Mind the Gap: Bar Standards Board reveals female BAME barristers are the lowest-earners

November 16, 2020

3 min read

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What's going on here?

Recent research undertaken by the Bar Standards Board (BSB) shows that minority ethnic women are the lowest-earning barristers in the profession.

What does this mean?

The BSB research shows that female barristers, and those from BAME (Black, Asian and Minority Ethnic) backgrounds are likely to earn less than male and White counterparts by every measure.

There are also differences within the income bracket of BAME barristers once ethnicity is examined more deeply. Black and Black British barristers are shown to be earning less than Asian and Asian British barristers overall. Stark figures show that Black African and Asian Bangladeshi were particularly low-earning groups, with a median income band of £30-60,000 compared to £90-150,000 for White barristers.

The research indicates key reasons for the disparities. Firstly, BSB’s 2016 research on women at the Bar found that some barristers felt as though there was favouritism around work allocation. This favouritism found male barristers more likely to be promoted to potential clients and given work by the clerks. 

On top of this, previous BSB research has found that BAME barristers are more likely to work at the employed Bar, or as sole practitioners, “which may well impact on their earnings”. This, alongside the way in which work has been allocated, has left BAME barristers with less opportunity for career progression, again likely to impact on their earnings “in the short and long term”, the November 2020 report suggests. 

As Garden Court Chambers’ Natasha Shotunde expresses, the bar is a “very difficult profession to work in. We work crazy hours, it’s very isolating, but having a layer of racism there means it’s crippling”. Imposter syndrome is one thing, but being made to feel completely out of place and disregarded on the grounds of your gender and race is another.

What's the big picture effect?

As well as finding itself within a worldwide conversation about the gender pay gap, and a time which is ripe for BAME advocacy, this report comes amidst a whole host of other issues the Bar is facing when it comes to racial discrimination.

In September, an investigation was launched by the HM Courts and Tribunals Service after a black barrister, Alexandra Wilson, was mistaken for a defendant three times in one day whilst at court. She has since been praised on social media for speaking out about racism in the courts of England and Wales.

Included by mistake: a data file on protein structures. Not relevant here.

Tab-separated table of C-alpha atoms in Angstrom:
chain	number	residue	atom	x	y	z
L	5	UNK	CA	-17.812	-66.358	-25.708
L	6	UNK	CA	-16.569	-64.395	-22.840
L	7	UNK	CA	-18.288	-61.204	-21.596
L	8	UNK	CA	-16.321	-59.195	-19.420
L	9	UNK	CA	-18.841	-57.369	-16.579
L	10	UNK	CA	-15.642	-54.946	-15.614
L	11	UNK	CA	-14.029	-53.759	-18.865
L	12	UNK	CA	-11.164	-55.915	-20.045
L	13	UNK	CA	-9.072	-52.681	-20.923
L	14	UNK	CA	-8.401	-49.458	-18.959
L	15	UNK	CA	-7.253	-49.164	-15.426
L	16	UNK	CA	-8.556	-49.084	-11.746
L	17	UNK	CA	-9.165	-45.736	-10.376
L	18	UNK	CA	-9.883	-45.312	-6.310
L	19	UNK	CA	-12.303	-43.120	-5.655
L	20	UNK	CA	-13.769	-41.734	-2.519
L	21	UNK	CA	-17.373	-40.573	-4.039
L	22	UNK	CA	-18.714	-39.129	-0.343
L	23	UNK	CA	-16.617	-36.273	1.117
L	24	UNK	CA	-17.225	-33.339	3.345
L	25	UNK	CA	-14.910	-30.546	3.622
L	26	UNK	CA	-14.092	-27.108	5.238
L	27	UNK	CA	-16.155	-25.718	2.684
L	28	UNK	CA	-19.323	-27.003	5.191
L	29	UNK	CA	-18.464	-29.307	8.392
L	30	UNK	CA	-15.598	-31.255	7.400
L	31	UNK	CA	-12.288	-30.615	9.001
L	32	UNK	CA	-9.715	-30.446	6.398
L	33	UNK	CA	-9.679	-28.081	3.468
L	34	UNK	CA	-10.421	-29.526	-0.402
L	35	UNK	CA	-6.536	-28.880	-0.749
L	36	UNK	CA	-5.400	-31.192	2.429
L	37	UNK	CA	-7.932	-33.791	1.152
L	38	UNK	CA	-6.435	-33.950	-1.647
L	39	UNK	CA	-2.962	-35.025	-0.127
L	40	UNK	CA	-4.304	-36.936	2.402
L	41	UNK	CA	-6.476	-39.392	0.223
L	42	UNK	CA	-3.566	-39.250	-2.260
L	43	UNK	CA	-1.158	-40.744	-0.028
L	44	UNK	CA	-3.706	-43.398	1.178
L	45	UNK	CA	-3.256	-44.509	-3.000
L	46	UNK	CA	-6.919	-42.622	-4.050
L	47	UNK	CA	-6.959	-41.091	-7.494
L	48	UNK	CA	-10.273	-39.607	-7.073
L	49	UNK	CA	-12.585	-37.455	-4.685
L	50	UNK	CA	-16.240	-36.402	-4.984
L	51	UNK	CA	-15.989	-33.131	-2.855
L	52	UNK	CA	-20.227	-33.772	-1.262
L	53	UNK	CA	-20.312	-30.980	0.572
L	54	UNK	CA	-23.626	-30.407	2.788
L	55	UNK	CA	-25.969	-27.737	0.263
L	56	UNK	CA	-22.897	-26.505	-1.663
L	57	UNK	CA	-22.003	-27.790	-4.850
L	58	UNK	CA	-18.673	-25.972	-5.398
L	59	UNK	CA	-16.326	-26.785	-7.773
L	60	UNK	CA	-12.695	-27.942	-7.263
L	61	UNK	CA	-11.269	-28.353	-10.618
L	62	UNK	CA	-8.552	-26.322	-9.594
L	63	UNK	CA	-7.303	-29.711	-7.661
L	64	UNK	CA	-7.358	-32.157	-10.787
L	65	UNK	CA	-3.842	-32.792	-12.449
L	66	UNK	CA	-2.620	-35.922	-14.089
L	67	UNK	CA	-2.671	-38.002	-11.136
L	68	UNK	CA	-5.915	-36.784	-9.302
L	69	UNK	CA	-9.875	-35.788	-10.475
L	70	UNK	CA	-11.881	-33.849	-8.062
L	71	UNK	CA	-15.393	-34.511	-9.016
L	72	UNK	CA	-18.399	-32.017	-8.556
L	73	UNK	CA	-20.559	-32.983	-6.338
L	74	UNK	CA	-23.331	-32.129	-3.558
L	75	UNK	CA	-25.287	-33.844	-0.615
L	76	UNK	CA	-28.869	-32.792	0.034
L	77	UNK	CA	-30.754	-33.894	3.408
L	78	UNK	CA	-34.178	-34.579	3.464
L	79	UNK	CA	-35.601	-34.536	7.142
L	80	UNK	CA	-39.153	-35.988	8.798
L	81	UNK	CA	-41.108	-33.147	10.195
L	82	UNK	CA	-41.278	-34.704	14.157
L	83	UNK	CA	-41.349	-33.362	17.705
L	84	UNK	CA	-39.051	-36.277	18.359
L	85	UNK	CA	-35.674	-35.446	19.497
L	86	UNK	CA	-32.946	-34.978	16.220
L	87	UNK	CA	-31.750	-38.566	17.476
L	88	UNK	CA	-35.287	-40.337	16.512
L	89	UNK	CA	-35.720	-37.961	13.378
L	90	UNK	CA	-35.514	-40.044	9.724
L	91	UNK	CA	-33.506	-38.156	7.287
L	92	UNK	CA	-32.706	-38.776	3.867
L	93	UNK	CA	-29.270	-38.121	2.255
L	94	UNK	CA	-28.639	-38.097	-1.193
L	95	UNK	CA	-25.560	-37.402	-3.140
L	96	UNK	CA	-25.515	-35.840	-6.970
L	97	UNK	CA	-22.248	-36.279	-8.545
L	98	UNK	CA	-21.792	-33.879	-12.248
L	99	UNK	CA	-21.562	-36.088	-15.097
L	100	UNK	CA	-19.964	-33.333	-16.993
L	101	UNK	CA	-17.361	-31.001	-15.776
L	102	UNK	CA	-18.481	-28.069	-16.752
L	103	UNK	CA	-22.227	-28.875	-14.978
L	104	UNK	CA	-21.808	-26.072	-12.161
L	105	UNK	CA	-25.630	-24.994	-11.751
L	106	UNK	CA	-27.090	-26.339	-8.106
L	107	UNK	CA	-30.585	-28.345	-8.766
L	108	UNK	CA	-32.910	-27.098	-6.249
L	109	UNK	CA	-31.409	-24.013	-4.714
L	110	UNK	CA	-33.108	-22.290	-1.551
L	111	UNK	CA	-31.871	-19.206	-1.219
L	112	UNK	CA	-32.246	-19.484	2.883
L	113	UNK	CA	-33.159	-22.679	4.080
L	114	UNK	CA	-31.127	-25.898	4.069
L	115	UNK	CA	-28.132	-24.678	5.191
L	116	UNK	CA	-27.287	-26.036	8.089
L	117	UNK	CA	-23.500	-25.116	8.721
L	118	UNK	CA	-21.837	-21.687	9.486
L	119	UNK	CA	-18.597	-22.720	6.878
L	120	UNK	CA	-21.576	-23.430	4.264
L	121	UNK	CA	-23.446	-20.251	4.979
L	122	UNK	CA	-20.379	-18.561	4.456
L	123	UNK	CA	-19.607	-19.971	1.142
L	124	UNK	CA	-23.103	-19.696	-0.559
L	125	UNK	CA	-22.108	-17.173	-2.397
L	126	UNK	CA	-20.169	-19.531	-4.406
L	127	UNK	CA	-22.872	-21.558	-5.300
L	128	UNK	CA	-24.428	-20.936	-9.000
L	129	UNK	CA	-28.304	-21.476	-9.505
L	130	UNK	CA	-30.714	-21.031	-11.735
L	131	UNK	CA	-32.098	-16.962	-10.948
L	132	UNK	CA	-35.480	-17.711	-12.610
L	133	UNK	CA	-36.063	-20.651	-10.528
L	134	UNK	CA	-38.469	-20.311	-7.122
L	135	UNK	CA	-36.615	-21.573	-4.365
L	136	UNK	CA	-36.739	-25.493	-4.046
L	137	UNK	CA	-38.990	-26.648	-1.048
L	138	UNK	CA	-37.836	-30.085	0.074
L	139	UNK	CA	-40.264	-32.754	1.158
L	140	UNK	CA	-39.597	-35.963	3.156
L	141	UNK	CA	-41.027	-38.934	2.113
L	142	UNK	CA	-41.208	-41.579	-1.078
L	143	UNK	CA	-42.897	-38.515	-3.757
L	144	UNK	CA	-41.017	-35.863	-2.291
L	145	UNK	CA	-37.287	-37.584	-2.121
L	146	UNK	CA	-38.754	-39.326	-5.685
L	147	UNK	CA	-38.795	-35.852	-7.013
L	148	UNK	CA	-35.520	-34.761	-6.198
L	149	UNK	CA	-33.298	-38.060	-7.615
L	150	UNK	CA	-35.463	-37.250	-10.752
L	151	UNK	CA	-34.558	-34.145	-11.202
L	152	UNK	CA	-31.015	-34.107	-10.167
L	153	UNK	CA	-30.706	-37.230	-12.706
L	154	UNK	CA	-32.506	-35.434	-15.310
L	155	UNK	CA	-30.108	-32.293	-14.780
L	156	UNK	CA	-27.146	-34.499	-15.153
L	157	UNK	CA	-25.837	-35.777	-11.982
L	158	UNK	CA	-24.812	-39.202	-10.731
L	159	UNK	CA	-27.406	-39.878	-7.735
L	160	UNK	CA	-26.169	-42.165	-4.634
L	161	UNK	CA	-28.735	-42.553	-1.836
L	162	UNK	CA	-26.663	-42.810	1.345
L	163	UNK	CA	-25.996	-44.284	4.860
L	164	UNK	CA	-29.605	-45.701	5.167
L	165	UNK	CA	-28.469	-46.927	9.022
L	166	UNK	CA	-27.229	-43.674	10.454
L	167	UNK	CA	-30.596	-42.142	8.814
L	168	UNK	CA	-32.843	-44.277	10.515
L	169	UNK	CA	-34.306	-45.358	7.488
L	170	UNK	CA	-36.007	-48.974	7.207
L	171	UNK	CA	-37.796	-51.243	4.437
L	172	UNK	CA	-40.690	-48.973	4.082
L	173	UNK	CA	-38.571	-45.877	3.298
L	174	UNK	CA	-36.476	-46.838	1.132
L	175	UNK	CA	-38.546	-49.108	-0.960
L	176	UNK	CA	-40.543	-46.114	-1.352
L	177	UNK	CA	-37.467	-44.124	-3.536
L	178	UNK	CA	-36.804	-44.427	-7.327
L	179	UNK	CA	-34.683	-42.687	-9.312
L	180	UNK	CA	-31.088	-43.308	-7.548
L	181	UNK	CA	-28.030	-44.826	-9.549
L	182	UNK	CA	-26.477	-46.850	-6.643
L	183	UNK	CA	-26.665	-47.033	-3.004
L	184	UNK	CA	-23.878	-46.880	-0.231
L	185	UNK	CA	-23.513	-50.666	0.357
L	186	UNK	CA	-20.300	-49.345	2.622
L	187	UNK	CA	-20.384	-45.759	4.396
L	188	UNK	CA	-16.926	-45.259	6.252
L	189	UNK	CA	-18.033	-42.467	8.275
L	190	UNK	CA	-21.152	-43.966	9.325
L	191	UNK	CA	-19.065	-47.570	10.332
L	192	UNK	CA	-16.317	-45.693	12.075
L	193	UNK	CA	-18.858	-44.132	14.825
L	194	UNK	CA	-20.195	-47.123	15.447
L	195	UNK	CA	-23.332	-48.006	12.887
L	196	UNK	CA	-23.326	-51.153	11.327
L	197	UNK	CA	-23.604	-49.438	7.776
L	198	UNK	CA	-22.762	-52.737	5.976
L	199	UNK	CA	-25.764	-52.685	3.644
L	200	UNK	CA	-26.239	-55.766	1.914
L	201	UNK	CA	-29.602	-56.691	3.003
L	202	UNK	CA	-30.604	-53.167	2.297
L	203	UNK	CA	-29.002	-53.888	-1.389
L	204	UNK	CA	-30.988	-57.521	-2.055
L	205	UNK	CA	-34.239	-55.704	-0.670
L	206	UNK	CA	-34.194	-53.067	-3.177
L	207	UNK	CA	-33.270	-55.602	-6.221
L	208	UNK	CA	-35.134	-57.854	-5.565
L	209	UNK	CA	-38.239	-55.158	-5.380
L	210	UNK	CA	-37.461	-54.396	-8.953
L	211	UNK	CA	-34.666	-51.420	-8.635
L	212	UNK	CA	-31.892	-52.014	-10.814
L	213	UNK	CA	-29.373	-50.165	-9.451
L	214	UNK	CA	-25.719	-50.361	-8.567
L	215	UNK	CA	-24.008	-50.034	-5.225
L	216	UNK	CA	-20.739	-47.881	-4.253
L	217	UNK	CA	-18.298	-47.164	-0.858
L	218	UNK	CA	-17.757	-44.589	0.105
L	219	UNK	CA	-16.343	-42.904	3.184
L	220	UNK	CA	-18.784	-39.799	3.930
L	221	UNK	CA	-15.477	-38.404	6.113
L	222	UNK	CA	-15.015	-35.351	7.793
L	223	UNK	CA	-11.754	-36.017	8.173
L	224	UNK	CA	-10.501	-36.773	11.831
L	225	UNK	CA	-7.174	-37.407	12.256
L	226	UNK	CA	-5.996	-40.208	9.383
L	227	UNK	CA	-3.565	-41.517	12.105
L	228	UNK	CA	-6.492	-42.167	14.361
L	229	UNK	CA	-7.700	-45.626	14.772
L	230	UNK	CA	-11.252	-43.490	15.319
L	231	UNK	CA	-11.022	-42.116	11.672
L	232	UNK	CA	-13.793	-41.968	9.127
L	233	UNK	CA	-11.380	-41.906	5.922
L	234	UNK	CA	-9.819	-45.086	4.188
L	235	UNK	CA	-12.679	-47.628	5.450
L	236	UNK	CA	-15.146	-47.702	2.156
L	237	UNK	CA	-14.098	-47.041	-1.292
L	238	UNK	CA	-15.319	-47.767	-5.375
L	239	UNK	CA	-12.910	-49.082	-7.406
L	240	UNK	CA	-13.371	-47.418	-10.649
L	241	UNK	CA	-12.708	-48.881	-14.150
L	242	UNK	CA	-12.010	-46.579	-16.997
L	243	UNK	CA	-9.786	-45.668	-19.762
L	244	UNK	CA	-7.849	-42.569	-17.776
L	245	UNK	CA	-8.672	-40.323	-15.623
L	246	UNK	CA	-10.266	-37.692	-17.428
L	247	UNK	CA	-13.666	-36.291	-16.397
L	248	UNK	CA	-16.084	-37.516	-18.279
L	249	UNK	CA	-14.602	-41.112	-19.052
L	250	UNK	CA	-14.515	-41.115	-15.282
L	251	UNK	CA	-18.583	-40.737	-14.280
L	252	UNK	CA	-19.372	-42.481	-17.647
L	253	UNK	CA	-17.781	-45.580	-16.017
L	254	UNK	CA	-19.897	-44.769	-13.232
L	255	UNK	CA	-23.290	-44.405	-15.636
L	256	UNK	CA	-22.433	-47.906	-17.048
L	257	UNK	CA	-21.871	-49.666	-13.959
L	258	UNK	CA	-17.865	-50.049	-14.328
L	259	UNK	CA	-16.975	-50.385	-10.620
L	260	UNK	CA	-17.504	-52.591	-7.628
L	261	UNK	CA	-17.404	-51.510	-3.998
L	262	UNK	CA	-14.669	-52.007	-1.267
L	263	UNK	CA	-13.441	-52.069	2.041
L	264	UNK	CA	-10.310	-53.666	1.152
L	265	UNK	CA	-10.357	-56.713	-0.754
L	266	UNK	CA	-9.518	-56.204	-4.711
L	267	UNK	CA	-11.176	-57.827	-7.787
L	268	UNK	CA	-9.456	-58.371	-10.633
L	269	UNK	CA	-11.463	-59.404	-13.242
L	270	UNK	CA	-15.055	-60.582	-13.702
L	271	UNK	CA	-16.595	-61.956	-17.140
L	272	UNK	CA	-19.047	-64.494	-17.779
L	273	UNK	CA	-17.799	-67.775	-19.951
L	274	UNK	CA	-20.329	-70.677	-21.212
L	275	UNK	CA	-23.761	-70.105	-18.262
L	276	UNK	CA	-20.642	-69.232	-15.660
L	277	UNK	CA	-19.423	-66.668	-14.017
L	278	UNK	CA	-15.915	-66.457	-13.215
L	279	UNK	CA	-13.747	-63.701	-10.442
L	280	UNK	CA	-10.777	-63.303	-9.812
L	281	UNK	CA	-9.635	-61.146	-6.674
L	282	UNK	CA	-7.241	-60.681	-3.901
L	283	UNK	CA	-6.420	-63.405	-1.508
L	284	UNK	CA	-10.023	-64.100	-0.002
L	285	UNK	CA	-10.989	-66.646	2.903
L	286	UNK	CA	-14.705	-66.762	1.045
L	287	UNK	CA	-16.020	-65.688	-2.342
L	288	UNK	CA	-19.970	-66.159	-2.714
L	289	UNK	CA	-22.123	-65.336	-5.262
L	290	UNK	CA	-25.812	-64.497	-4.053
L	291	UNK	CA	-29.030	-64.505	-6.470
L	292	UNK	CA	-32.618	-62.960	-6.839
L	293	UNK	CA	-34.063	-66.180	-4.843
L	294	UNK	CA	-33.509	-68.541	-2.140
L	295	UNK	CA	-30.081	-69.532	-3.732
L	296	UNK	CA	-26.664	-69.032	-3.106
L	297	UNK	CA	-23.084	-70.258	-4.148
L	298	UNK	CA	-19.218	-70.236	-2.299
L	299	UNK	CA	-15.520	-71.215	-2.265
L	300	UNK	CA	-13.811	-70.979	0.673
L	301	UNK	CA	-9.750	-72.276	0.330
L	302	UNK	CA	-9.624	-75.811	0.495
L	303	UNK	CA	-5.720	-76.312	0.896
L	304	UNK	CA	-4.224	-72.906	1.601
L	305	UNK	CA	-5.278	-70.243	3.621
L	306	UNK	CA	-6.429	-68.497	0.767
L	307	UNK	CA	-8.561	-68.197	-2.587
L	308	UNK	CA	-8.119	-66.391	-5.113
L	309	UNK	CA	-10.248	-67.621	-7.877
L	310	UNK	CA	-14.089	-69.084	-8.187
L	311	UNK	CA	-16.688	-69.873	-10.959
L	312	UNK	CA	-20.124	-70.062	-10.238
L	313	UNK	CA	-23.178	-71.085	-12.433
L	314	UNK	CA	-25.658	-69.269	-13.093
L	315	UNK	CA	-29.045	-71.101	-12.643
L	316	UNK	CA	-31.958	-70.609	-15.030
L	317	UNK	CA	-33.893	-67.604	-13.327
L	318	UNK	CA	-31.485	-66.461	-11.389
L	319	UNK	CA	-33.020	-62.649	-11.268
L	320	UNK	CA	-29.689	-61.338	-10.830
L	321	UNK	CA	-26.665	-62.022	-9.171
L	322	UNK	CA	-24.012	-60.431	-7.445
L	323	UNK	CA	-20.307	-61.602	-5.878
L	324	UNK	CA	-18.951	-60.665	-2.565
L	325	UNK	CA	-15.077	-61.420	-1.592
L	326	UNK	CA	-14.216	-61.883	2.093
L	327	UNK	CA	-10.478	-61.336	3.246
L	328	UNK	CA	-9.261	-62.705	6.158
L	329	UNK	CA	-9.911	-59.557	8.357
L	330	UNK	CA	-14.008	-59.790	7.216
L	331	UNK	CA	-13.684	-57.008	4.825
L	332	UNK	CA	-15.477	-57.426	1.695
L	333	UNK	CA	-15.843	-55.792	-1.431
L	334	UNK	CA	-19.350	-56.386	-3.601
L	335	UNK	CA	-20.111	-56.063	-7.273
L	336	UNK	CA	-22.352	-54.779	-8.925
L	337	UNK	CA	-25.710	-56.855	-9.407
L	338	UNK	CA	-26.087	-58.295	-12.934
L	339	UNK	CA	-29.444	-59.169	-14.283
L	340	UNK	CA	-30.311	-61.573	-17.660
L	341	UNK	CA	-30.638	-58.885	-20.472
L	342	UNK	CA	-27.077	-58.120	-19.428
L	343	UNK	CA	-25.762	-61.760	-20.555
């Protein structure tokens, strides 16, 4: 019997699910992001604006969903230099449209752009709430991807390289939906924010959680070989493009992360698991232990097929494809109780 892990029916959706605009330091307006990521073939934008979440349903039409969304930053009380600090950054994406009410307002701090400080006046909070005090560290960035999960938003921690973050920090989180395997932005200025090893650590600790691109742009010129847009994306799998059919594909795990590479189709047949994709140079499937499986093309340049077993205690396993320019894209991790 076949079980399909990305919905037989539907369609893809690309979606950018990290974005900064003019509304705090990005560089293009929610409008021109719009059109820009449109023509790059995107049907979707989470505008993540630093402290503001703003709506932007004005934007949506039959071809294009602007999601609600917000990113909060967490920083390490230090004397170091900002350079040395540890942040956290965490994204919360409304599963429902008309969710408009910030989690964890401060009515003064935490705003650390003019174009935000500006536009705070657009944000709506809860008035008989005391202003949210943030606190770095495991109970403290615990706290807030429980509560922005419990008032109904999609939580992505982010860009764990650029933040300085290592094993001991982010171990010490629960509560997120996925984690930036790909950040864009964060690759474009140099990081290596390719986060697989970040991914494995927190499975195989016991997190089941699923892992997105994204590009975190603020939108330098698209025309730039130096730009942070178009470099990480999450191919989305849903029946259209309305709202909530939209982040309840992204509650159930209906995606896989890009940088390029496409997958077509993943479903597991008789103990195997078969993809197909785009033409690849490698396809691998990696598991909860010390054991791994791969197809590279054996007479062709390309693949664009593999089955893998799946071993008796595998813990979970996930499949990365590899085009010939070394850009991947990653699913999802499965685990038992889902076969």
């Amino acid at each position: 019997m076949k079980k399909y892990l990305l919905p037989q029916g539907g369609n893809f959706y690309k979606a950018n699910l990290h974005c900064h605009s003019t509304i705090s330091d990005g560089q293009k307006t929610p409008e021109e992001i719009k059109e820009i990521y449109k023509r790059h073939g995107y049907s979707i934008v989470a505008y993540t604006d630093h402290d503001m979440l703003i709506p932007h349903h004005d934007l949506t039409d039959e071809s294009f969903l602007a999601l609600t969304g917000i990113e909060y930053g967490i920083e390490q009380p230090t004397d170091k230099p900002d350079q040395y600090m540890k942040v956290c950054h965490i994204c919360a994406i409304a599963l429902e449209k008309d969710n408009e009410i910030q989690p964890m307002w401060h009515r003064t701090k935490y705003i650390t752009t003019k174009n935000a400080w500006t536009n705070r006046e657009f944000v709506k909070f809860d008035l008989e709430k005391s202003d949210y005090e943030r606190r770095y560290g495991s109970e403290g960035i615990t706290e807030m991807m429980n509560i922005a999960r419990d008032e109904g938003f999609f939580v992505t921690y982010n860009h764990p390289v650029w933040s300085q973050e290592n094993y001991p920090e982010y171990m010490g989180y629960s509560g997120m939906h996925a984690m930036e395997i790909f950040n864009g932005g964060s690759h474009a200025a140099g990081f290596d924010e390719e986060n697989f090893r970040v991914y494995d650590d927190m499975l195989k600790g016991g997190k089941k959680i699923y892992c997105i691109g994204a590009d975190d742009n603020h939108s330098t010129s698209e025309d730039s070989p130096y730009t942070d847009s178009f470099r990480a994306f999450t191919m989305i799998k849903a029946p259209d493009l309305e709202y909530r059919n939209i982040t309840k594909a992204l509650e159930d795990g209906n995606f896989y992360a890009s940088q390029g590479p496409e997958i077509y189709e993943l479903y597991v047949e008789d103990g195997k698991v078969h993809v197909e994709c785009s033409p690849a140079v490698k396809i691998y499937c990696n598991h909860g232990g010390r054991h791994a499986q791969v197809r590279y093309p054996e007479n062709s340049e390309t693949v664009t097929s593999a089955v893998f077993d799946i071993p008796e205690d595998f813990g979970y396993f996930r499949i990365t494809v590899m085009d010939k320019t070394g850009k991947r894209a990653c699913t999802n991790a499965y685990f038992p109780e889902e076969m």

Similarly, Shotunde has spoken out about her discriminatory experiences whilst at the bar: “I used to practise in crime, and as a pupil and a junior I would be mistaken for a defendant”; “nobody thinks that black people or ethnic minorities can be barristers”.

Law firms have been trying to increase their diversity. With Linklaters in 2019, followed by Allen and Overy, revealing both their gender and ethnicity pay gap figures, some firms have set clear targets dedicated to maintaining diversity within firms for the future. Does the Bar have to keep up? It appears so.

Why is diversity so important? Well, it seems like an obvious answer. Through embracing diversity and equality, a much larger talent pool is created. This will enable chambers to reap the benefits of a broader market, and a raised profile within the legal community and society as a whole.

It also seems completely ironic that the Equality Act 2010 ensures consistency in making workplaces fair environments and compliant with the law; particularly regarding equality for race and sex. With the BSB’s findings revealing discriminatory pay gaps, the Bar needs to step up and change its practices in order to hold on to diversity. It is important that the judiciary reflects society, and the Bar Council in a 2020 open letter summarises it precisely: “As the bar is the main feeder for the judiciary, any impact on diversity at the bar will have an inevitable knock-on effect on judicial diversity”.

Report written by Hannah Parker

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